|Delivery Type||Delivery length / details|
|Seminars / Tutorials||10 x 2 hour seminars|
|Assessment Type||Assessment length / details||Proportion|
|Semester Assessment||Essay 1 2,500/3,000 word essay||50%|
|Semester Assessment||Essay 2 2,500/3,000 word essay||50%|
|Supplementary Assessment||Essay 2 2,500/3,000 word essay||50%|
|Supplementary Assessment||Essay 1 2,500/3,000 word essay||50%|
On completion of this module, students should be able to.
Identify the primary historical sources used by historians in reconstructing the history of the 1798 rebellion.
Demonstrate an understanding of the relevant historiography, its evolution and the key problems currently addressed by historians in this field.
Discuss with others the interpretative problems and prospects associated with this topic.
Illustrate, analyse and evaluate the surviving evidence and the associated historiography in an extended written discussion.
This seminar series has been designed to allow students to study in some depth the history, the impact and the historiographical controversy surrounding the Irish rebellion of 1798. Following the French Revolution, and failed campaigns for parliamentary reform and Catholic relief, Ireland witnessed a wave of popular politicisation, which, in combination with an upsurge in sectarianism, resulted in a rebellion by the United Irishmen and their Catholic Defender allies. Formerly the focal point of the rebellion, in county Wexford, has been portrayed as a spontaneous, disorganised and savage outbreak of sectarianism led by priests. Recent work by historians, however, has done much to revise this picture. This course will examine the nature of the Wexford rebellion, along with the uprisings in other areas of Ireland. Attention will also be paid to the response by the British government, which initially took the form of brutal military action, and later in a legislative union.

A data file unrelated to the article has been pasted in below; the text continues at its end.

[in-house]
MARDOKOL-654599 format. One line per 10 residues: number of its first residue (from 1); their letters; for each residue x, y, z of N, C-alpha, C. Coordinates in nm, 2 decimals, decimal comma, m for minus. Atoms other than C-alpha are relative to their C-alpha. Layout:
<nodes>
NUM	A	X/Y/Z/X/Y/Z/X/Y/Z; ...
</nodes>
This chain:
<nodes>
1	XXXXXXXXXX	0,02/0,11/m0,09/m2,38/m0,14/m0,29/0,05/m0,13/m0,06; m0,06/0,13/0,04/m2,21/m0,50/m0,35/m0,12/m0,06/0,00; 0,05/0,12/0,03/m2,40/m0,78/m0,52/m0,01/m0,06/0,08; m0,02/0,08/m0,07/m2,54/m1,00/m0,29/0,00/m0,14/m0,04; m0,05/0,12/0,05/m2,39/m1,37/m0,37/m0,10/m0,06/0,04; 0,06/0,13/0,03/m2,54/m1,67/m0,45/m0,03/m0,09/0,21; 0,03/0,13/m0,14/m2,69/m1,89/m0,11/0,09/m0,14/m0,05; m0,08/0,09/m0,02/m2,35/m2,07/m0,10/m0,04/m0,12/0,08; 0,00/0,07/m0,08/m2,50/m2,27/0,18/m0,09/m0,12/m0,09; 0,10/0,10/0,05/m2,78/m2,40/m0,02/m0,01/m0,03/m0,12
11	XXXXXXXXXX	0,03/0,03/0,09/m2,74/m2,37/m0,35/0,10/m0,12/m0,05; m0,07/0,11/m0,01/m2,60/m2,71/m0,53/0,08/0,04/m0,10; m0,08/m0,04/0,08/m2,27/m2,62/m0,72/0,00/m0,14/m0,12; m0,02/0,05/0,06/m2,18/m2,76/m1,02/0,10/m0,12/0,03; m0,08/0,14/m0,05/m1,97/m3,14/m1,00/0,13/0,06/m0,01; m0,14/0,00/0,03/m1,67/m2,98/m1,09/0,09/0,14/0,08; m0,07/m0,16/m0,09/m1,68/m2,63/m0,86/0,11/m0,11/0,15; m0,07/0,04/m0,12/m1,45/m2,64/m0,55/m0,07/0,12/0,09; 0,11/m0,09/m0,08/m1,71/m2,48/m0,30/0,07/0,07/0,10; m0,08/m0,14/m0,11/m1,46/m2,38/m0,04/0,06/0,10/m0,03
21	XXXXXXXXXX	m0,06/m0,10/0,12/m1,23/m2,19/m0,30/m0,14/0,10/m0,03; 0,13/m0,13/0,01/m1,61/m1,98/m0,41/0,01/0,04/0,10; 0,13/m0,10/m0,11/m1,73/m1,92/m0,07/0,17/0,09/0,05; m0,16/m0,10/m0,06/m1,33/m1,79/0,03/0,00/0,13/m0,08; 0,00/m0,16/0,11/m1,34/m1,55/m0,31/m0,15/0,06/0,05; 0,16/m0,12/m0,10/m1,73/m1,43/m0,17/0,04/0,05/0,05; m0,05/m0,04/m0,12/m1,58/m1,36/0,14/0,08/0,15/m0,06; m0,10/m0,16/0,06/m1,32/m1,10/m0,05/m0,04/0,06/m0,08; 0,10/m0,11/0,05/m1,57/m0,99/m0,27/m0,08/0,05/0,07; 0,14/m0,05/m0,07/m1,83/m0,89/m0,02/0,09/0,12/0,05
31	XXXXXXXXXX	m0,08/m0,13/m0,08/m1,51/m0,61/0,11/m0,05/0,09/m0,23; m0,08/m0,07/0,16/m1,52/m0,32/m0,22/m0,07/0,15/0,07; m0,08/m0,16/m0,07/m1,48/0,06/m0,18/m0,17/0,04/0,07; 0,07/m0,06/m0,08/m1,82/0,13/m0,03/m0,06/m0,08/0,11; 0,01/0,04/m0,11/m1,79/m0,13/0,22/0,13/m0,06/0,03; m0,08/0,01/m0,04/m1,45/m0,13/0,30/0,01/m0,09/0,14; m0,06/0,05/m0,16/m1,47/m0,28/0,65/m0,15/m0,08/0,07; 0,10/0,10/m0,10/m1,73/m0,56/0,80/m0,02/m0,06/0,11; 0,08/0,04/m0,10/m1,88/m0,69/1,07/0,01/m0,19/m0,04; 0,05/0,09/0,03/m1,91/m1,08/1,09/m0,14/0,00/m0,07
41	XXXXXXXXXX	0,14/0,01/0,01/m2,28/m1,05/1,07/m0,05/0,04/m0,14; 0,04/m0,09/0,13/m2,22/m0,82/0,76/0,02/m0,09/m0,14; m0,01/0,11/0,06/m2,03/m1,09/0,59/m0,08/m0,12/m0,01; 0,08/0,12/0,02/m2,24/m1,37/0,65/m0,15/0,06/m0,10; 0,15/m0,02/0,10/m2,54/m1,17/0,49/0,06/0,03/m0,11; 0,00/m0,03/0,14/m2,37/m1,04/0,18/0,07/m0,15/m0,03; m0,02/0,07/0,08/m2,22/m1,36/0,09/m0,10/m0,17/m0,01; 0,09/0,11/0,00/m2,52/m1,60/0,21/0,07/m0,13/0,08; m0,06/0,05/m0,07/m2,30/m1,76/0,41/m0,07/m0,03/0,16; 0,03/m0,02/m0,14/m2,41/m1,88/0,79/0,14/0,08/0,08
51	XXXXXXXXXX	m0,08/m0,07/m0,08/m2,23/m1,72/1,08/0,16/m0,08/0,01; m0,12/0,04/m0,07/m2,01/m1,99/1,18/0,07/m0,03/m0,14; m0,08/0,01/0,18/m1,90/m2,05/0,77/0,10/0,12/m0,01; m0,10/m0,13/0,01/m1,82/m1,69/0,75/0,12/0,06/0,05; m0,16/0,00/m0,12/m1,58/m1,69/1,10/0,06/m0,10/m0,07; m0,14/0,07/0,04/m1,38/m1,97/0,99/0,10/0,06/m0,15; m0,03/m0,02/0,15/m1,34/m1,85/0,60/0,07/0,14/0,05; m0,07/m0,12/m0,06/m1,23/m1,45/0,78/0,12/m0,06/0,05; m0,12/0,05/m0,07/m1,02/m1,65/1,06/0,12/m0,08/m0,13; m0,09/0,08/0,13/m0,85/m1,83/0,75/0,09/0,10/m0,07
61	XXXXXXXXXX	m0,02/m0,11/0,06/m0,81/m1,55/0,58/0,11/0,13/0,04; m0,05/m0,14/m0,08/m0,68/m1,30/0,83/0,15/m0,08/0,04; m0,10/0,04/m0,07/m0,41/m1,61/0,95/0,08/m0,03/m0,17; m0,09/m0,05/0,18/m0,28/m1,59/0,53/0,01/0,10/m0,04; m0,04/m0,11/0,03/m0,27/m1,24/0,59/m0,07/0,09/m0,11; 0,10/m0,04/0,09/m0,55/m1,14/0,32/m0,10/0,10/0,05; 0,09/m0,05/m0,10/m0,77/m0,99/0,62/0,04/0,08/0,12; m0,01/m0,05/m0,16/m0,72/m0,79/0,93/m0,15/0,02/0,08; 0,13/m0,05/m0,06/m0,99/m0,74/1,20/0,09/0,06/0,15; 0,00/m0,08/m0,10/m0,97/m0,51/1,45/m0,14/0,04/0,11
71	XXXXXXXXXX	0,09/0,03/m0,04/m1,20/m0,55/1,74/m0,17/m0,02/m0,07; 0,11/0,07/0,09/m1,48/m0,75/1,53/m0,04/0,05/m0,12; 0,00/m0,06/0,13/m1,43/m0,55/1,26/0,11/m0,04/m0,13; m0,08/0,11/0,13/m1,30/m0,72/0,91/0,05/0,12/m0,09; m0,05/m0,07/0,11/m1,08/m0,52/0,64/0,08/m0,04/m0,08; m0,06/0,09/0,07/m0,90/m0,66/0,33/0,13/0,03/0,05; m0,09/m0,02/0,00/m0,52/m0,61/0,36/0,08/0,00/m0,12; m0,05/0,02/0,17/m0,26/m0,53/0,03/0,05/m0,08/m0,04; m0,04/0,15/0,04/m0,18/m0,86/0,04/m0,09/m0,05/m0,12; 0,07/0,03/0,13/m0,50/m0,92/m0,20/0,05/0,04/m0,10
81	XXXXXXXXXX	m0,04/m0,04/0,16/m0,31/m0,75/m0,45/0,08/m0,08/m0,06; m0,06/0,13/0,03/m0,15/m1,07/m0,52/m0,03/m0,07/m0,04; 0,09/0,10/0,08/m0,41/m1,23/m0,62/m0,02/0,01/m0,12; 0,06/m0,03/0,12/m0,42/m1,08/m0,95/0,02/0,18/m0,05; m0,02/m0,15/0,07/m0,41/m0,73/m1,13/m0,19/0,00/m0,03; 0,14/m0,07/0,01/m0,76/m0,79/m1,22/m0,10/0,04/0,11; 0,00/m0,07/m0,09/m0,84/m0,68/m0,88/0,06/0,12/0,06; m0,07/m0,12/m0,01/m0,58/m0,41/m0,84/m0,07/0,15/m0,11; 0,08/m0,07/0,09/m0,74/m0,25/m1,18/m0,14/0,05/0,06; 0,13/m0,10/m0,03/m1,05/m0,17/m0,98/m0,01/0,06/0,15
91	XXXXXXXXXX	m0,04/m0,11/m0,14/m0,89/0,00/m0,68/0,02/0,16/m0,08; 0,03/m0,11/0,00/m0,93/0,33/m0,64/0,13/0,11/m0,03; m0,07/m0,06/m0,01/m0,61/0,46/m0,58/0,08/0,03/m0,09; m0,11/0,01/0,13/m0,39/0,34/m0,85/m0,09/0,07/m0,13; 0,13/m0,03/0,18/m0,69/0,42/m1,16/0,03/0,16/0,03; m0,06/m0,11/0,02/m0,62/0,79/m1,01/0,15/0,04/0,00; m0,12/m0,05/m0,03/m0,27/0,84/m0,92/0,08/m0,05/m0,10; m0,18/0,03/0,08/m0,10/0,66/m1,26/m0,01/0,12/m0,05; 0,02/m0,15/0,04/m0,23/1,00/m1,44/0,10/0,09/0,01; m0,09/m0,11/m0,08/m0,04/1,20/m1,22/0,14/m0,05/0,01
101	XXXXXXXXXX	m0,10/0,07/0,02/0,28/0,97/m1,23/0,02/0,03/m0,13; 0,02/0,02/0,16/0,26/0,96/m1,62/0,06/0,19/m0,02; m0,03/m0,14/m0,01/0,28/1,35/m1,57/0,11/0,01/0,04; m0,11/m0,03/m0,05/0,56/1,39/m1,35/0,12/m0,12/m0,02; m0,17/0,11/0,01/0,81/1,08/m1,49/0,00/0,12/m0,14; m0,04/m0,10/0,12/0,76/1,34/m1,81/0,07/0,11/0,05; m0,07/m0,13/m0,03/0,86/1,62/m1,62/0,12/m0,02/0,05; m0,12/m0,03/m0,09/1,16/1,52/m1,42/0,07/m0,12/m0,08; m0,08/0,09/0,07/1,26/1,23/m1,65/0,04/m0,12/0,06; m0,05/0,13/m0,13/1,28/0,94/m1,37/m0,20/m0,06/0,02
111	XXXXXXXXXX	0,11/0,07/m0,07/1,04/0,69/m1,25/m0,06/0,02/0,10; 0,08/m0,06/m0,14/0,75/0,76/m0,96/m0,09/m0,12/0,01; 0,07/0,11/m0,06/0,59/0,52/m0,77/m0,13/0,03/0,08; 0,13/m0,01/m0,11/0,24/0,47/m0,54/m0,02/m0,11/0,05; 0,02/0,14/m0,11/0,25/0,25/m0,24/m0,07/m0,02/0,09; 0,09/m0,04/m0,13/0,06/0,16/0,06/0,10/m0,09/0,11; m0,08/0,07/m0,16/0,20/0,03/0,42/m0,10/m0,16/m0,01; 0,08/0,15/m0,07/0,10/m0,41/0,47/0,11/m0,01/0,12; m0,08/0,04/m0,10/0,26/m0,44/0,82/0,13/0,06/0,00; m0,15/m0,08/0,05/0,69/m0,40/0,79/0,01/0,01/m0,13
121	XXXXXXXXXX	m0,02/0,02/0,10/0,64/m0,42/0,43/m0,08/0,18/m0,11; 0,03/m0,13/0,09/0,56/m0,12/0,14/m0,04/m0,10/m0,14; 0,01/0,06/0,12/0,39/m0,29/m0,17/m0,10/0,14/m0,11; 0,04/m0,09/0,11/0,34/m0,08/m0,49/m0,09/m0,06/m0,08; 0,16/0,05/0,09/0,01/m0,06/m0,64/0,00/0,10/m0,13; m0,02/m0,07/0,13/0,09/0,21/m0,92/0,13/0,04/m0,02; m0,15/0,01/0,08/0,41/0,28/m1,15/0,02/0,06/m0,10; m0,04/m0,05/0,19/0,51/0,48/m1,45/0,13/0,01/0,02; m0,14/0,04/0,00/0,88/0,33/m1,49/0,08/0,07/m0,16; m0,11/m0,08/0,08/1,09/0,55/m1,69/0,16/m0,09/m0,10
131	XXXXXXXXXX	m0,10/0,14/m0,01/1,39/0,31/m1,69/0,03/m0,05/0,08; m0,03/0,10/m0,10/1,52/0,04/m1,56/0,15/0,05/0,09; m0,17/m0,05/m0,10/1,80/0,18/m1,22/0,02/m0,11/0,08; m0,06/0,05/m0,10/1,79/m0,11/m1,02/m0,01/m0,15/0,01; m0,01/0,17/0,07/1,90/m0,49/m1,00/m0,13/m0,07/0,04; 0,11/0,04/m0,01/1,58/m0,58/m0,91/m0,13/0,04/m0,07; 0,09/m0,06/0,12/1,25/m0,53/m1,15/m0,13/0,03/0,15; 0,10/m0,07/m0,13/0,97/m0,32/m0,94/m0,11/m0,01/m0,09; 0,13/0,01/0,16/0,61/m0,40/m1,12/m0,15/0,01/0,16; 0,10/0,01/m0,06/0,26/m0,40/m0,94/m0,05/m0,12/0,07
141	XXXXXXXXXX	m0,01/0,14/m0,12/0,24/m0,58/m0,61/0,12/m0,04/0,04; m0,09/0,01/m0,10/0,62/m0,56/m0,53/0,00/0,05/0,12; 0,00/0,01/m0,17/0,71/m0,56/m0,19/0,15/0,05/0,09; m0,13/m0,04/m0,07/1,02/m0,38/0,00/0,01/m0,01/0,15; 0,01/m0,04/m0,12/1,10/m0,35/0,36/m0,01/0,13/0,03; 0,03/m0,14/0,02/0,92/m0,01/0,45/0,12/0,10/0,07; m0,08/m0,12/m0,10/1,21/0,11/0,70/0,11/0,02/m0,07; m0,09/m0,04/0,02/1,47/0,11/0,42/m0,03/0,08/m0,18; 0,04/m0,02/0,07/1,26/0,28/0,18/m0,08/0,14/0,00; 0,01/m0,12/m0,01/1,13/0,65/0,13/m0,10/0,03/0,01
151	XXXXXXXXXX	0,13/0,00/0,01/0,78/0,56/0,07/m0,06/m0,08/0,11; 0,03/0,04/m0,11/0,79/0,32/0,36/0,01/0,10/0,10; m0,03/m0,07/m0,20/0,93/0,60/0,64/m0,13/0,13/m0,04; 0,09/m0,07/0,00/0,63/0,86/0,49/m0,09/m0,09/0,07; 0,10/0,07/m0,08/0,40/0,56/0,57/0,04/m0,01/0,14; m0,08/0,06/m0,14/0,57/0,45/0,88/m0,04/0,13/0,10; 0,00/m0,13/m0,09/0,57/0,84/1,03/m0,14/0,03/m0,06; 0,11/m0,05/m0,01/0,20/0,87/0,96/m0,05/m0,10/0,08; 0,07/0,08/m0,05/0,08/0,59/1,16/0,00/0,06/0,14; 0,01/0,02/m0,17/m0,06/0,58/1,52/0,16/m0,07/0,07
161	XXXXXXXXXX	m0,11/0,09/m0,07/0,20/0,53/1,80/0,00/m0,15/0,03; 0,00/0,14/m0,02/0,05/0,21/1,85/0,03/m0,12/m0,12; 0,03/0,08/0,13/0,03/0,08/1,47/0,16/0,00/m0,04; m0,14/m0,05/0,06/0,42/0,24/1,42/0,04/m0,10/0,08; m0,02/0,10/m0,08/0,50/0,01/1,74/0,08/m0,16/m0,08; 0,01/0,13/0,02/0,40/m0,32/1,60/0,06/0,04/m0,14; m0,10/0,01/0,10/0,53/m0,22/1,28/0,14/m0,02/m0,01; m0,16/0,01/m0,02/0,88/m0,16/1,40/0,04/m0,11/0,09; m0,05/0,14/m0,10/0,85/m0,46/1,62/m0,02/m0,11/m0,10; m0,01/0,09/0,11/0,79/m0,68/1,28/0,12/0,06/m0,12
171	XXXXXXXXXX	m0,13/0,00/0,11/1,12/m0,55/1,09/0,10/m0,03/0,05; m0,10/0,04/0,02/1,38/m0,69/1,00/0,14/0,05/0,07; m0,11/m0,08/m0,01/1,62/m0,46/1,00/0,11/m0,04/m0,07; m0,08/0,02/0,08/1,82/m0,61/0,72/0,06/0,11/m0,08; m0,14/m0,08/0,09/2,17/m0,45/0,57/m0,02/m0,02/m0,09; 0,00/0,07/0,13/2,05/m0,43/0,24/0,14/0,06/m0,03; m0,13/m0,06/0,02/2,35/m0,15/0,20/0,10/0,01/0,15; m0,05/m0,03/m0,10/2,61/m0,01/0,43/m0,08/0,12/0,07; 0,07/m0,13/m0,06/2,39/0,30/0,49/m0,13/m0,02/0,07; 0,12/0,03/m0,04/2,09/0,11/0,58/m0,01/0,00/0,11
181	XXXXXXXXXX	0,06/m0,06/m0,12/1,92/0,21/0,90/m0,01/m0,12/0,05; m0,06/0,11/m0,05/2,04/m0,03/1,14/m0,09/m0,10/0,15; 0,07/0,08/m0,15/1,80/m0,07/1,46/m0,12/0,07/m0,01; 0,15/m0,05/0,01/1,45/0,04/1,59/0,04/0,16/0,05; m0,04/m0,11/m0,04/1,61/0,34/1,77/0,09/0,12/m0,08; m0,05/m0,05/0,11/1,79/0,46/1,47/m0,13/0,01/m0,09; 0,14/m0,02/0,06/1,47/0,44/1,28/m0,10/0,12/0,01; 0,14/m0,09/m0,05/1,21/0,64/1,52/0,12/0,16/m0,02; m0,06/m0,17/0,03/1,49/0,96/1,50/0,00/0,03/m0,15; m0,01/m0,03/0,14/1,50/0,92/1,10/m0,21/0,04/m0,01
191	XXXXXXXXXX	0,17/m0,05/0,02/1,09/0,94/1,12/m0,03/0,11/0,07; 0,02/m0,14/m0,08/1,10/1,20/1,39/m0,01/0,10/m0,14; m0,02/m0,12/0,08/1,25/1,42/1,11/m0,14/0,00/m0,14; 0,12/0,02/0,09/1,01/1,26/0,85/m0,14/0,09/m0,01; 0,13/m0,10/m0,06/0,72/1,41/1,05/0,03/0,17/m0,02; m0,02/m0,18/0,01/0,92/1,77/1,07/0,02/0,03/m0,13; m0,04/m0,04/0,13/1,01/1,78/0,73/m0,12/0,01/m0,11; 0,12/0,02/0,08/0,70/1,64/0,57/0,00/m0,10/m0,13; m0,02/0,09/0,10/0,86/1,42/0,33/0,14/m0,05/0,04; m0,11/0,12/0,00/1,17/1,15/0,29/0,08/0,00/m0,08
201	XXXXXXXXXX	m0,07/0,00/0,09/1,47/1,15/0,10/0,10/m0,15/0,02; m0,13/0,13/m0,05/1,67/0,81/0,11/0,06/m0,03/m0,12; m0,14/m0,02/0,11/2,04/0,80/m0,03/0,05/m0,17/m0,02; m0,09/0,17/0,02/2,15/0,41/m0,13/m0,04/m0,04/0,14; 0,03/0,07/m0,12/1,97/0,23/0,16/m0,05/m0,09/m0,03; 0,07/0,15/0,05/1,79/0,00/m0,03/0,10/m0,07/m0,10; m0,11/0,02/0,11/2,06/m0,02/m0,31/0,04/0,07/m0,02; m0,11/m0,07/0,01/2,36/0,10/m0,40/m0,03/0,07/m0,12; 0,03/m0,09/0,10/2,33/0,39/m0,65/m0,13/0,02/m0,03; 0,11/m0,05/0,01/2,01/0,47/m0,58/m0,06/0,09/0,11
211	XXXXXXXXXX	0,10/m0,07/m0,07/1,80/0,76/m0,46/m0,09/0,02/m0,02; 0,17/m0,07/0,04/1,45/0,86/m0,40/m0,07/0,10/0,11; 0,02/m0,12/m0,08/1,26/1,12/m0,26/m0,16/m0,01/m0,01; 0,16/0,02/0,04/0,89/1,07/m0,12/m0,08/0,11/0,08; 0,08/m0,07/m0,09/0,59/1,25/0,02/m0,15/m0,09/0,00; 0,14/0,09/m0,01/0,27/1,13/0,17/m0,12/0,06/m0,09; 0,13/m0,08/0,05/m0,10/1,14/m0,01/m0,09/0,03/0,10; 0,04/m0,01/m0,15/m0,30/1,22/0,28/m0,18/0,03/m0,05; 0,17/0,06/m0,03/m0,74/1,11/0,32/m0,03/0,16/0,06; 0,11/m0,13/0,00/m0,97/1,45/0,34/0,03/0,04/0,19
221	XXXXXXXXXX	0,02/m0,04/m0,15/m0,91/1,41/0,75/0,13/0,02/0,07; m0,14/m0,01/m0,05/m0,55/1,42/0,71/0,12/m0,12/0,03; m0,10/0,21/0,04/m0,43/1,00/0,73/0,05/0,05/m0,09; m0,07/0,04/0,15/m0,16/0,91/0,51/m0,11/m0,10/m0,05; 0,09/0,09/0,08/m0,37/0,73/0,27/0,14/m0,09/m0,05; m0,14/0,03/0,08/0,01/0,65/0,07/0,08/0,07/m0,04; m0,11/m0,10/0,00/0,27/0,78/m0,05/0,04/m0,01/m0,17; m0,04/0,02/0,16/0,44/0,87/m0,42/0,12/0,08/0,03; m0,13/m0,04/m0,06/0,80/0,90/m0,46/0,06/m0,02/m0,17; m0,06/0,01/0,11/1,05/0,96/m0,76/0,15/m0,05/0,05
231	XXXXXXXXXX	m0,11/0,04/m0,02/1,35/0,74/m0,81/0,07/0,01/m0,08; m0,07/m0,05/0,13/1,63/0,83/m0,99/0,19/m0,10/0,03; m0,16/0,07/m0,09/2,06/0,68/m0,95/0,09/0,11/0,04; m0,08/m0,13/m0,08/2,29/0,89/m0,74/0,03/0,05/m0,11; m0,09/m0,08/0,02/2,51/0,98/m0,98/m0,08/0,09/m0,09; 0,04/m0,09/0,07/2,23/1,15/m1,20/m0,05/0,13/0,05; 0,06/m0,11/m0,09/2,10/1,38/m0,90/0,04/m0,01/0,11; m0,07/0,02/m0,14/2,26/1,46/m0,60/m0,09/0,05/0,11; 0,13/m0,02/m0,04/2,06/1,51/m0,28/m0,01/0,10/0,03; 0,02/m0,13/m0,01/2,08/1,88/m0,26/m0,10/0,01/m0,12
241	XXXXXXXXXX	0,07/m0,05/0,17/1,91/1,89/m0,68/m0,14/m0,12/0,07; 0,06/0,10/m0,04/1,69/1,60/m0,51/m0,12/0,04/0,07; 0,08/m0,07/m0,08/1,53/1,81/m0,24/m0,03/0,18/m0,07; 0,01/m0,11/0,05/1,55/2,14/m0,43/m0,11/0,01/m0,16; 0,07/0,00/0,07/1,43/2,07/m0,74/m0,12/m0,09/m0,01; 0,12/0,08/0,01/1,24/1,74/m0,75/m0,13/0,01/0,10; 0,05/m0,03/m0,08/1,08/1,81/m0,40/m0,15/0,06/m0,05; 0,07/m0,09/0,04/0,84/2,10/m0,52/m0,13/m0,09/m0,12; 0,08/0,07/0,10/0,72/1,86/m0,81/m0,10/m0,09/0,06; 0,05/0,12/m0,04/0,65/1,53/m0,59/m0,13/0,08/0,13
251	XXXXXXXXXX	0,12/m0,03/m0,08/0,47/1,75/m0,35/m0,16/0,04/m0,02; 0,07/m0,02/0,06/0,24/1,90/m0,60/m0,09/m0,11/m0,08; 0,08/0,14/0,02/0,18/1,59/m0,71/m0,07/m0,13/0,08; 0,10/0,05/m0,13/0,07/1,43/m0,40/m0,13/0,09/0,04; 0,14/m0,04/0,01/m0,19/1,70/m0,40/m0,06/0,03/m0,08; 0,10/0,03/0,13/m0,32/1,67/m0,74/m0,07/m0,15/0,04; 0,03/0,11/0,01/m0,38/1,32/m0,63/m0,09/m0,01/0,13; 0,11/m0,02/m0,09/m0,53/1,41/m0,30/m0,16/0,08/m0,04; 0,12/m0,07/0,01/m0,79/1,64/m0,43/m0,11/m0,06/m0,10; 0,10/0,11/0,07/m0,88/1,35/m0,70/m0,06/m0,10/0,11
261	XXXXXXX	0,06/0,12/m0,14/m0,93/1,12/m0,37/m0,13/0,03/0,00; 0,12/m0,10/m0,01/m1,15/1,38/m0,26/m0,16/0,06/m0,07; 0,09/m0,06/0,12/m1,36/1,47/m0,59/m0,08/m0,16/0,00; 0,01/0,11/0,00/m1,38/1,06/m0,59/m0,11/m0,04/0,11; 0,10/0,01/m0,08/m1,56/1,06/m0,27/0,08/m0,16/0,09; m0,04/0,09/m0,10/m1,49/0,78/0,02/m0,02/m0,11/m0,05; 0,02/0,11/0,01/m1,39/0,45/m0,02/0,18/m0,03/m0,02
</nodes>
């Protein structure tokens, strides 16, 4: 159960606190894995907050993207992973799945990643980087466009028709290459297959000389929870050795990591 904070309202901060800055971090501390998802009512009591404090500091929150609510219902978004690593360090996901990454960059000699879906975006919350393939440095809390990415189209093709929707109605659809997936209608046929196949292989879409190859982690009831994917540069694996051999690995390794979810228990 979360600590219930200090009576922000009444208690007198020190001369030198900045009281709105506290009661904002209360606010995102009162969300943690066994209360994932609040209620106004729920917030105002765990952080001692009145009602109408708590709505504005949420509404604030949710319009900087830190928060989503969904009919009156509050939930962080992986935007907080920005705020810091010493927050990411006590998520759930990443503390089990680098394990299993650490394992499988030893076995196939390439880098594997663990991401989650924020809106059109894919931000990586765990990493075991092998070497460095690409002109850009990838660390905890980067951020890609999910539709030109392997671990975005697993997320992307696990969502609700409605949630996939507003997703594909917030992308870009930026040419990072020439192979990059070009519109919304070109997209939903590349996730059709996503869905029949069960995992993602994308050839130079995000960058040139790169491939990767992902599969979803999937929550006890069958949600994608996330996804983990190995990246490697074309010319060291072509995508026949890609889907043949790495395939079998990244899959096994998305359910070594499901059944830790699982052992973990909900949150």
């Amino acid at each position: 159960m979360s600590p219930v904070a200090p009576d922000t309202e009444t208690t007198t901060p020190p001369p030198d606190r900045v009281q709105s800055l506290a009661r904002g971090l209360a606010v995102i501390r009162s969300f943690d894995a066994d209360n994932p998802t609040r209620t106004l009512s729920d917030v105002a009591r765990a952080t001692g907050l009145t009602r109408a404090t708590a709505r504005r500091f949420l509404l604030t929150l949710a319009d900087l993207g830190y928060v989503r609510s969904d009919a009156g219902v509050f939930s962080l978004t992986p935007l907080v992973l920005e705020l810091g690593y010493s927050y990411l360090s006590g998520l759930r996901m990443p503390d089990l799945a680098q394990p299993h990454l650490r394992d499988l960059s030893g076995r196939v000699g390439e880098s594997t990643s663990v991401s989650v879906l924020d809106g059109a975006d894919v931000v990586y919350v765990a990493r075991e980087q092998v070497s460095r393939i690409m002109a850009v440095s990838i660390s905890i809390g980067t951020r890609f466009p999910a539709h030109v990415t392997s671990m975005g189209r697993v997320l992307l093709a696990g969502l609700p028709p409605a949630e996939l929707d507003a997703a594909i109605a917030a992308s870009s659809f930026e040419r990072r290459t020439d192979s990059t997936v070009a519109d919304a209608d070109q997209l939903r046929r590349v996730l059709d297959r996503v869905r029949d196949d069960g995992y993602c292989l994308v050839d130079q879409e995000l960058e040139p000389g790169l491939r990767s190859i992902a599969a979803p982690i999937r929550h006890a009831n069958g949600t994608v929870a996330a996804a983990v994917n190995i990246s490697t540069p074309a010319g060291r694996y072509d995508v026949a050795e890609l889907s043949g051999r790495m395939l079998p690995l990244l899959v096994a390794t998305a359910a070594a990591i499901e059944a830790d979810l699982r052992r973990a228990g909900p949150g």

This module equips students to investigate an aspect of eighteenth-century Irish history in depth, through the analysis of sources of different types in combination with an up-to-date appraisal of historical interpretations of the period.
2. Ireland and the French revolution
3. Peep O’Day Boys and Defenders
4. The United Irishmen
5. The Orange Order
6. Counter-Insurgency and the British ‘Terror’
7. The Rebellion in Wexford
8. The Rebellion in an Irish and Atlantic Context
9. Aftermath and Union
10. Historiography off the 1798 Rebellion
|Skills Type||Skills details|
|Communication||Seminar discussion and essay-writing. The latter is formally assessed.|
|Improving own Learning and Performance||Seminar and tutorial discussion; tutors’ feedback.|
|Information Technology||Locating source materials and surveying the historiography on the subject requires the use of various search tools. Essay-writing and presentation|
|Personal Development and Career planning||Studying the module puts students in direct contact with librarians and archivists at the National Library and elsewhere in the course of locating primary sources and the development of the historiography|
|Problem solving||Demonstrating an understanding of the origins and nature of the Irish rebellion of 1798. Assessed through the essays.|
|Research skills||Locating and examining primary source materials. Assessed through the essays.|
|Subject Specific Skills||Develop a knowledge of, and familiarity with, a range of different Irish and British manuscript and newspaper sources.|
|Team work||Seminar work|
This module is at CQFW Level 7